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Tariq Ali: A Few Hundred AQ in Yemen
Tariq Ali is in the London Review of Books this month, breaking down all things Yemen, including the tidbit that there’s likely only a few hundred Al Qaeda in the Arabian Peninsula (AQAP) fighters there. The alarmist D.C. rhetoric of an AQ takeover will result in $63 million in U.S. aid this year — at least a fifth for weapons; the rest, Ali says, mostly to line pockets of the leadership. That doesn’t include whatever the Pentagon decides to send over ($67 million last year). This beefed up attention — not to mention yet another covert drone war — was set off by a 23-year-old Nigerian with a fire in his pants on Christmas Day.
Ali gives a long, wonderful and informed history of Yemen, winding from the Middle Ages right up to today, and finally gets to some solid reporting on just what the hell is happening there. It’s the sort of recounting Spencer Ackerman wishes U.S. policy-makers would read more of in a feisty post after Joe Lieberman‘s late Christmas gift to Yemen — which amounted to a one-man, unilateral declaration of war.
This little bit of Ali’s reporting was sprinkled in at the beginning:
Abdul Karim al-Eryani, a 75-year-old former prime minister and still an adviser to the president, received me in the large library in the basement of his house. […H]e told me that thanks to the Nigerian bomber he had been visited by the New York Times columnist Thomas Friedman. Friedman, having asked his questions, went back to the US and told his readers that the city ‘was not Kabul … yet’, but that AQAP was a ‘virus’ that needed urgent attention before the spread of the disease became uncontrollable. He didn’t speculate on the cause of the infection. But when I asked Eryani to estimate the size of AQAP, his response was a mischievous smile. ‘Three or four hundred?’ I pressed. ‘At the maximum,’ he replied, ‘the very maximum. The Americans exaggerate greatly. We have other problems, real and more important.’
He concludes the article with another reference to Tom Friedman’s visit there — “Sana’a is certainly not Kabul, but if the regime continues to use force on this scale new civil wars seem probable” — when the two-time Pulitzer winner and darling of the Congress literally had drug-fueled fantasies about the Middle East. Ali doesn’t mention the euphoric drug qat — let alone Friedman’s use of it (I couldn’t resist, at the time) — and I wonder why not. It’s a prominent Yemeni foil in the Western media, deserving of either confirmation or some myth-rebuttal.
While Ali’s focus is on history and the real conflicts occupying the Sana’a-based Saleh regime, it’s worth noting the increasing marginalization of Al Qaeda and its ‘global jihad’-focused affiliates at the center of Obama’s ‘Global War on Terror’ (irrespective of what he calls it).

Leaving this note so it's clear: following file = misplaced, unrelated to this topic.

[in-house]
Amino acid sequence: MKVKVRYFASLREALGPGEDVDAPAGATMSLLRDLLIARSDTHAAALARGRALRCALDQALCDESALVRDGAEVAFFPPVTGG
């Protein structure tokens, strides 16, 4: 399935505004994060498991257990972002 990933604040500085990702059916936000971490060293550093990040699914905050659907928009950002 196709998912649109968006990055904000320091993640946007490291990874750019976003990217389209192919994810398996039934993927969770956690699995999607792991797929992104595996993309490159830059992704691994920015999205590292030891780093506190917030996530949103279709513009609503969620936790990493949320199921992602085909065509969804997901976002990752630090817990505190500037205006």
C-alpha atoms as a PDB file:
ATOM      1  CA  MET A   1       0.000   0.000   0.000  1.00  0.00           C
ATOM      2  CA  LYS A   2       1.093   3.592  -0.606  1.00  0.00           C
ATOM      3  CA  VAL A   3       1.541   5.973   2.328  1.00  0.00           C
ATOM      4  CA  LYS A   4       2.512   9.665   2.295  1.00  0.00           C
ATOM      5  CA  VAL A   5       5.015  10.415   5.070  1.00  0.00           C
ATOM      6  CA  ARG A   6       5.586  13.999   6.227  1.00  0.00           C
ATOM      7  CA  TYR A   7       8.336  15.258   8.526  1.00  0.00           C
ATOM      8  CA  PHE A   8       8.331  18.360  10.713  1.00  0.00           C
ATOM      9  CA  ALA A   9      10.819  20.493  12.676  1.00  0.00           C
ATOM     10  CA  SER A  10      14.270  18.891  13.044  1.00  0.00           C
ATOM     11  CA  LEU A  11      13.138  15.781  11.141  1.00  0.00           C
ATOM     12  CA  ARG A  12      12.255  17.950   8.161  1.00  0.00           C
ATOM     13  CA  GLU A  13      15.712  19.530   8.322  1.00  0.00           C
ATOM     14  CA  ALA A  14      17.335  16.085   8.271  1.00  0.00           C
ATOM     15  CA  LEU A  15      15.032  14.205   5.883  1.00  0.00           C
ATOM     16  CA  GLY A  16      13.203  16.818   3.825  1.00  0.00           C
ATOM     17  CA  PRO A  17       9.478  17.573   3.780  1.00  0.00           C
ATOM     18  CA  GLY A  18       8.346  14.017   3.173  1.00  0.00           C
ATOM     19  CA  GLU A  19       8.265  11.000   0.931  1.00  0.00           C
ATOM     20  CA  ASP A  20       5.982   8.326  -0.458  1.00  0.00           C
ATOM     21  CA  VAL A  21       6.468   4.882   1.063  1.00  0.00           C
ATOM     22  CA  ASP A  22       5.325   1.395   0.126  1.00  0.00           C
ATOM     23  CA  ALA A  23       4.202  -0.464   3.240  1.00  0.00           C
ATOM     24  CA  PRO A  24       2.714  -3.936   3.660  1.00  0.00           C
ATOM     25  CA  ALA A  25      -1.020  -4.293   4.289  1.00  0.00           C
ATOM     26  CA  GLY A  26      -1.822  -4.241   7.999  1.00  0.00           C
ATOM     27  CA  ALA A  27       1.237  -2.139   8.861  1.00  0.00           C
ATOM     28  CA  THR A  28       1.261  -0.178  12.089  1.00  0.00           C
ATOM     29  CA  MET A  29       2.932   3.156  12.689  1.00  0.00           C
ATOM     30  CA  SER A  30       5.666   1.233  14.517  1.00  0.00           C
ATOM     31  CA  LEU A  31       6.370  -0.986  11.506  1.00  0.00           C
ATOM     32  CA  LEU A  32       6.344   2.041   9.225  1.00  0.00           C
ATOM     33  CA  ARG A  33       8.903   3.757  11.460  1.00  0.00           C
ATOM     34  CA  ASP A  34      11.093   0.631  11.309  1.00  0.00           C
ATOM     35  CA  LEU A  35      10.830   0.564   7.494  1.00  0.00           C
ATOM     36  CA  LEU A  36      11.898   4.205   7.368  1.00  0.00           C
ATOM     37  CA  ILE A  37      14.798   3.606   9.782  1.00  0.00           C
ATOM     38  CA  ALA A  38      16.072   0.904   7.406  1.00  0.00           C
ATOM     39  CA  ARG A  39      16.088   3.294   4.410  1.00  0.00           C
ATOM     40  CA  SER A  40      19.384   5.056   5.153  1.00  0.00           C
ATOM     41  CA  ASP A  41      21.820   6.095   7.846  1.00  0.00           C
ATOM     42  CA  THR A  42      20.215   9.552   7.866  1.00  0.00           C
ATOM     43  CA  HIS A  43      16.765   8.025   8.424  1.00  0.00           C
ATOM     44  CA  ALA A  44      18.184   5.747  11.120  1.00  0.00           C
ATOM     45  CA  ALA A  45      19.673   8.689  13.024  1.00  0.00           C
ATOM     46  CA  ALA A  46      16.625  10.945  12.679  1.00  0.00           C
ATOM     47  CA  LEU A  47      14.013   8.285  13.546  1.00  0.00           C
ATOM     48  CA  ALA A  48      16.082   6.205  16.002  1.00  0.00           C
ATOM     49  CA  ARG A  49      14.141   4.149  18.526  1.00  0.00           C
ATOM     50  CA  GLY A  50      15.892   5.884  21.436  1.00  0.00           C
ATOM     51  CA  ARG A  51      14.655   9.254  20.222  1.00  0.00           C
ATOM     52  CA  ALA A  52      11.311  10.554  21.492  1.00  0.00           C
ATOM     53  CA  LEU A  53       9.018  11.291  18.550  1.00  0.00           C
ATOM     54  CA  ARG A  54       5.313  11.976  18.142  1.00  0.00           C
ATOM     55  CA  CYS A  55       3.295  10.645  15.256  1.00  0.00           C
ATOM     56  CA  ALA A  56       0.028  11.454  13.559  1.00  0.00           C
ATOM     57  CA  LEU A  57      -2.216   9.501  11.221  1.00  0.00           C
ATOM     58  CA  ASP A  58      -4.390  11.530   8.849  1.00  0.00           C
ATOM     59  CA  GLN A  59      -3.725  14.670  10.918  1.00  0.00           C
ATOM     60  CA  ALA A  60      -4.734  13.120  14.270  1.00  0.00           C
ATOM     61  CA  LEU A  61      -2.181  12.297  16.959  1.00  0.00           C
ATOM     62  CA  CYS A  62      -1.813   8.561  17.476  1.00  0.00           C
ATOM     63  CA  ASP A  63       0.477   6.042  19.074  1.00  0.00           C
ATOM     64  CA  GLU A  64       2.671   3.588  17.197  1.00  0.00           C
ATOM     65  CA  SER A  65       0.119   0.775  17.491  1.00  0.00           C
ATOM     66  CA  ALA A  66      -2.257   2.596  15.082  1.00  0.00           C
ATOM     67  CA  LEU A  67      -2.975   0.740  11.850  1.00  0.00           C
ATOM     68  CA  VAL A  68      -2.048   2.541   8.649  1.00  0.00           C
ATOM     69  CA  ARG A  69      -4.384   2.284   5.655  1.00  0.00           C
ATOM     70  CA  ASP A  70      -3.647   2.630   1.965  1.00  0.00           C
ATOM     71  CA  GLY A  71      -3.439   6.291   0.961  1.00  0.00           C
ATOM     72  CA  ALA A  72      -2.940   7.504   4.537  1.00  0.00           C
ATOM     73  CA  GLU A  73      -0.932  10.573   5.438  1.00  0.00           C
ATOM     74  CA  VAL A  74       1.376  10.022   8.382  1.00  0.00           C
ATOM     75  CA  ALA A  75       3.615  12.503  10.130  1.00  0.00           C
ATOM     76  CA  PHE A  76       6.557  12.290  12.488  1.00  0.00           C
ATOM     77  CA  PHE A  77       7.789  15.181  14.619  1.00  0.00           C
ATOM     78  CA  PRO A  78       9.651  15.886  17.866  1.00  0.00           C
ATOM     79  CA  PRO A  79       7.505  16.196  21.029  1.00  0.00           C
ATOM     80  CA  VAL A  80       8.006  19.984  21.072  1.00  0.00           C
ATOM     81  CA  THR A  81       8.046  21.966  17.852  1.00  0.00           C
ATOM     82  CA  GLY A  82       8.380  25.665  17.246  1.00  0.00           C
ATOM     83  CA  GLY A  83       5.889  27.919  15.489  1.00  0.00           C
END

AQAP barely exists, it turns out. No one takes seriously Al Qaeda in Mesopotamia’s new counter-counterinsurgency plan. AQ Central, never strong in numbers and based in Pakistan these days, seems to be struggling with a the covert U.S. drone onslaught that might cost the U.S. government the recently productive help of the Pakistanis. (For an excellent rundown on the drone situation in Pakistan, be sure to check out this regularly updated database at the New America Foundation, maintained by Katherine Tiedemann and Peter Bergen.) And AQ is unlikely to get back into Afghanistan even if a deal is struck with the Taliban (a necessary step toward the end of that war), as Ahmed Rashid wrote in last month’s New York Review of Books:
The Taliban leader Mullah Omar, while urging his fighters to continue the jihad against “the arrogant [US] enemy,” also pledged that a future Taliban regime would bring peace and noninterference from outside forces, and would pose no threat to neighboring countries—implying that al-Qaeda would not be returning to Afghanistan along with the Taliban.
Nonetheless, when you throw in Somalia, it brings the total number of Muslim countries the U.S. is actively making war in to five, including those two little efforts in Iraq and Afghanistan.
As for drones, the Yemeni authorities deny it; the Pakistanis want in on the action or want it gone; and the would-be Somali honchos admit it and are grateful for the help. And the whole stinking thing might get the U.S. sued.
And all for what? A few hundred fighters here? A few hundred fighters there? At what point does the Al Qaeda narrative about U.S. designs on godless world domination become a self-fulfilling prophecy? (The bombs dropped by these unmanned vehicles are called Hellfire missiles, for chrissake!) And at what point does this whole situation cause sympathy for that AQ narrative, filling its ranks with willing adherents?